|Time zone||MST (UTC+06:30)|
Tahan has a tropical savanna climate (Köppen climate classification Aw). Temperatures are very warm throughout the year, although the winter months (December-February) are milder. The pre-monsoon months from March to May are especially hot, with maximum temperatures around 35 °C (95 °F). There is a winter dry season (November-April) and a summer wet season (May-October).
|Climate data for Tahan|
|Average high °C (°F)||26.1
|Average low °C (°F)||12.9
|Precipitation mm (inches)||2
|Source: NOAA (1961-1990) |
Upstream from Mandalay and Monywa on the Chindwin River, Tahan is gaining importance as a staging point for trade between Burma and India (Tahan is about 150 kilometres (93 mi) from the Burma-India border at Tamu).
Tahan is facilitated with theological colleges, high school, market, clinics (private and church based) and many churches.
Tahan has one high school, a few English speaking hostels, a few theological colleges, as well as clinics. Since the majority of people are Christian, they are more adapted to western culture than most Burmese. Young Christians wear western clothes and listen to western music in Tahan. Tahan also has a university located on the border with Chin State, about six miles from downtown Tahan.
99% of the inhabitants of Tahan are Christian even though Burma is a Budhhist country and 90% of population are Buddhist. Only 4% of the Burmese population are Christian. There are over 50 churches in Tahan. This is the only place in Burma that a church can be seen from every street corner and where Christmas is celebrated.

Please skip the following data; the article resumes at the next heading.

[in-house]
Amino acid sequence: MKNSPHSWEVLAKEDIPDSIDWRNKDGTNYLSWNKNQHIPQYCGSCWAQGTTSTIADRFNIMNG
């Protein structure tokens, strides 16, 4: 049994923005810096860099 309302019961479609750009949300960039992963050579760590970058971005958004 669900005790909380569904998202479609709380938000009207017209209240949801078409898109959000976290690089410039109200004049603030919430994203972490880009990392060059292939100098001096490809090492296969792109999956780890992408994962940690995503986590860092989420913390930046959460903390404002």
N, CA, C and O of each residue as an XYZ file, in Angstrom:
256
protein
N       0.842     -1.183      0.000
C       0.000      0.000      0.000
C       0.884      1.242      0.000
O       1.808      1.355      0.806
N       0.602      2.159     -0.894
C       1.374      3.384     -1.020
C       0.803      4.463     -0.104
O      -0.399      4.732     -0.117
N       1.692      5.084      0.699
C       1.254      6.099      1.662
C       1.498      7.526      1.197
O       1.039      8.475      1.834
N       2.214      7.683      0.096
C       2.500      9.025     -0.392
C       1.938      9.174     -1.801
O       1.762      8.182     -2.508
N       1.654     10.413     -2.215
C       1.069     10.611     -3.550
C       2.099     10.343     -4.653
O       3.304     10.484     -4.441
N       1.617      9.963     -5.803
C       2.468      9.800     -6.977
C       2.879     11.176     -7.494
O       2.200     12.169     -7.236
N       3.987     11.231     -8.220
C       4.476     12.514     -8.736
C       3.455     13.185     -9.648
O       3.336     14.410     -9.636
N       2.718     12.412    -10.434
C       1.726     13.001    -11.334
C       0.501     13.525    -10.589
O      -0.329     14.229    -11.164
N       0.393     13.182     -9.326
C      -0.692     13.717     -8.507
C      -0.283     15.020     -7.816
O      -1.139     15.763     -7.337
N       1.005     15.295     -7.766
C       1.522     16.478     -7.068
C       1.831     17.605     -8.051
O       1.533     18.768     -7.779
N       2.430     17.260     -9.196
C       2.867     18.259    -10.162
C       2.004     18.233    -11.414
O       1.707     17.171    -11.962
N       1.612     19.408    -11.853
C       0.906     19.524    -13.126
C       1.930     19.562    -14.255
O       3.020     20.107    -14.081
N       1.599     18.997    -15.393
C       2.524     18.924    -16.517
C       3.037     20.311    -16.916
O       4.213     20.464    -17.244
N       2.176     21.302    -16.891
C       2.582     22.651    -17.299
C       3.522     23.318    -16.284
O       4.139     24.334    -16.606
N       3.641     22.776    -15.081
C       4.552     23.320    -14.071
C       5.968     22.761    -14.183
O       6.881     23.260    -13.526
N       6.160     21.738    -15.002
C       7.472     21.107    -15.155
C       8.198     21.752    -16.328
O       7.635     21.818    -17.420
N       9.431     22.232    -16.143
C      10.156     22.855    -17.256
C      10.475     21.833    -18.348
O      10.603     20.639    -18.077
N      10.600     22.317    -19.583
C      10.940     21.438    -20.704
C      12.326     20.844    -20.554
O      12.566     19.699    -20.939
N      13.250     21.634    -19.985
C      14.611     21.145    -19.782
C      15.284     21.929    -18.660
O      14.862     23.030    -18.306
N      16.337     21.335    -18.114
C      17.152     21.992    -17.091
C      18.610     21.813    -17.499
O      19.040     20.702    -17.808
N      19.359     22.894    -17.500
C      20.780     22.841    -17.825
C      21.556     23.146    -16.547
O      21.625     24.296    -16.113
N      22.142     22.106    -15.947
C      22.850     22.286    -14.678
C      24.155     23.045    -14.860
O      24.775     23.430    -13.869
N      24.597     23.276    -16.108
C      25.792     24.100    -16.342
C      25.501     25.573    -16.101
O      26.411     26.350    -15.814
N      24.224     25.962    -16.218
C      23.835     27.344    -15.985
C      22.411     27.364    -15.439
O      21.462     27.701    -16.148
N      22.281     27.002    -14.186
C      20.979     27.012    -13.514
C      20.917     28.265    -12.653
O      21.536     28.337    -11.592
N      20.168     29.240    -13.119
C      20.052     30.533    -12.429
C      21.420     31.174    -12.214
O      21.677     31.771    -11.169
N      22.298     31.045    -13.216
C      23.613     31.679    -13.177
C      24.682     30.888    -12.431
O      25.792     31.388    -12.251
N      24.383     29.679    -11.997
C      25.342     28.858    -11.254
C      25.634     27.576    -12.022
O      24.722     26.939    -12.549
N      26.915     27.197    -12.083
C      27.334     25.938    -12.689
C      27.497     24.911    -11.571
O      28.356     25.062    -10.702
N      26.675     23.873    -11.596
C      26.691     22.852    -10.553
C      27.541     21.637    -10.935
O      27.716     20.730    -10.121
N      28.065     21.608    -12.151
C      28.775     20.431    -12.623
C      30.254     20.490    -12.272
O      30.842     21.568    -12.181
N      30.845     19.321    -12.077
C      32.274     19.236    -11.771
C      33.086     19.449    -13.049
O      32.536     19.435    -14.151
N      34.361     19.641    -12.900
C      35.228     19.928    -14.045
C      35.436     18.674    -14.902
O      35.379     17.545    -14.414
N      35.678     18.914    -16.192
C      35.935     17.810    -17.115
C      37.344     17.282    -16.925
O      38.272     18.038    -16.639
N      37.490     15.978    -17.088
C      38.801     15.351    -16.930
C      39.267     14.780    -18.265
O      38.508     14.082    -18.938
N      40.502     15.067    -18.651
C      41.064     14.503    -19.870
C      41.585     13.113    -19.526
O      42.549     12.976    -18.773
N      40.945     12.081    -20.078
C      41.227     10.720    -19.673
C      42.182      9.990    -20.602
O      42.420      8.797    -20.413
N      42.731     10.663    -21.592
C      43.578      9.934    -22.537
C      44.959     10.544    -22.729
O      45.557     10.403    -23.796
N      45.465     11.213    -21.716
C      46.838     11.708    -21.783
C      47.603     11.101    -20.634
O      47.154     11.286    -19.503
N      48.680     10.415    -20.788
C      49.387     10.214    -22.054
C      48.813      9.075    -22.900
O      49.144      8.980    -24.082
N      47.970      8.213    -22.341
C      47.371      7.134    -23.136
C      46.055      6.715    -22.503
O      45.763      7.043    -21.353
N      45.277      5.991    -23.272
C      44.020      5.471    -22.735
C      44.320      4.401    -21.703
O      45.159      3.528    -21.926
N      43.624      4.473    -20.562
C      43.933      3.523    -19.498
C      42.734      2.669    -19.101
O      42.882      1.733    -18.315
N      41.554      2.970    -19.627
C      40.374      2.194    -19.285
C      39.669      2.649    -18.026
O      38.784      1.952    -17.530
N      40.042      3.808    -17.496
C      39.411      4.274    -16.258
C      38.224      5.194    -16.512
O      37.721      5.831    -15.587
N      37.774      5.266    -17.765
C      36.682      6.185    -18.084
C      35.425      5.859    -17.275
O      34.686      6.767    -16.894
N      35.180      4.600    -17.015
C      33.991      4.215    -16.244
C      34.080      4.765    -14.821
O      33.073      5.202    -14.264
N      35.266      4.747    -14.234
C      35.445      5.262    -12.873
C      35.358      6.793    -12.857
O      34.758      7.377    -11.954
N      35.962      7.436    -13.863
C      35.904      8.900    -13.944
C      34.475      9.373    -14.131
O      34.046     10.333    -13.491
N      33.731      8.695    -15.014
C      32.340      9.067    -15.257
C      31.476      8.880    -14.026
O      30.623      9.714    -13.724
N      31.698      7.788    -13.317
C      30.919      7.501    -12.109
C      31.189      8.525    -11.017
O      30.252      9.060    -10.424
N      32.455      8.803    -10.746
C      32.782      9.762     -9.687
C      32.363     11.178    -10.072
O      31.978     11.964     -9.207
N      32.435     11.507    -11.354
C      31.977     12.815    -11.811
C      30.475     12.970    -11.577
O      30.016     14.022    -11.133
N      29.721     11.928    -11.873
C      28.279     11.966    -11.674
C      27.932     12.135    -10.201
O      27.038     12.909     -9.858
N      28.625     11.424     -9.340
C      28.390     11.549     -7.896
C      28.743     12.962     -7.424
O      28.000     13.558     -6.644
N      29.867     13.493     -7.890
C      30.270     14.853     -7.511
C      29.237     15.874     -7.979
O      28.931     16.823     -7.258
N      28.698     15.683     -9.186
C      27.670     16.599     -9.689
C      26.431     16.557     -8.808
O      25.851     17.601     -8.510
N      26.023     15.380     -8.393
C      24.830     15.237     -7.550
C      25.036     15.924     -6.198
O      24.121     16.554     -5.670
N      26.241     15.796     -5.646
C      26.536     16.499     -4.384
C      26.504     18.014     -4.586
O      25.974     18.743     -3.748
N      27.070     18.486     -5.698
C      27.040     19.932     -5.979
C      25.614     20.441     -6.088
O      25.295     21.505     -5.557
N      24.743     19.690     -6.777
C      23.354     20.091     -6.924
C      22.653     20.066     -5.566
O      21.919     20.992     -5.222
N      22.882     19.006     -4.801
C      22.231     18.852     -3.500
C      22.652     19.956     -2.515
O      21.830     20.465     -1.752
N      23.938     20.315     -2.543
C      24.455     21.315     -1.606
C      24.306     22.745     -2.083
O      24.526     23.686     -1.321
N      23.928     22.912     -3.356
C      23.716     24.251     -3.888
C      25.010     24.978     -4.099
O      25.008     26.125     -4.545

Many Mizos from Tahan have migrated to the United States and established two churches in the Washington D.C. area. The churches are Mizo United Methodist Fellowship (www.mizoumc.org) and Mizo Presbyterian Church (USA). Some of the Mizos believe that they are Bnei Menashe, one of the Lost Tribes of Israel; thousands of them from Mizoram migrated to Israel, and thousands more are planning to migrate.
- Chaube, S.K. 1999. Hill Politics in North-east India. Patna: Orient Longman.
- Lalsiampuii, s. 1997. Mizoram. New Delhi: Ministry of Information and Broadcasting. Govt. of India.
- Johnny, N.E. 1991. Lushai custom; A monograph on Lushai customs and ceremonies. Aizwal: Tribal Research Institute.
- Tribal Research Institute. 1991. Tribal Research Institute, Directorate of Art and Culture.
- Tribal Research. 1980. The Tribes of Mizos. (A Dissertation): Tribal Research Institute.
- "The Lost Tribes of Israel", Tudor Parfitt, Phoenix, 2002. ISBN 1-84212-665-2
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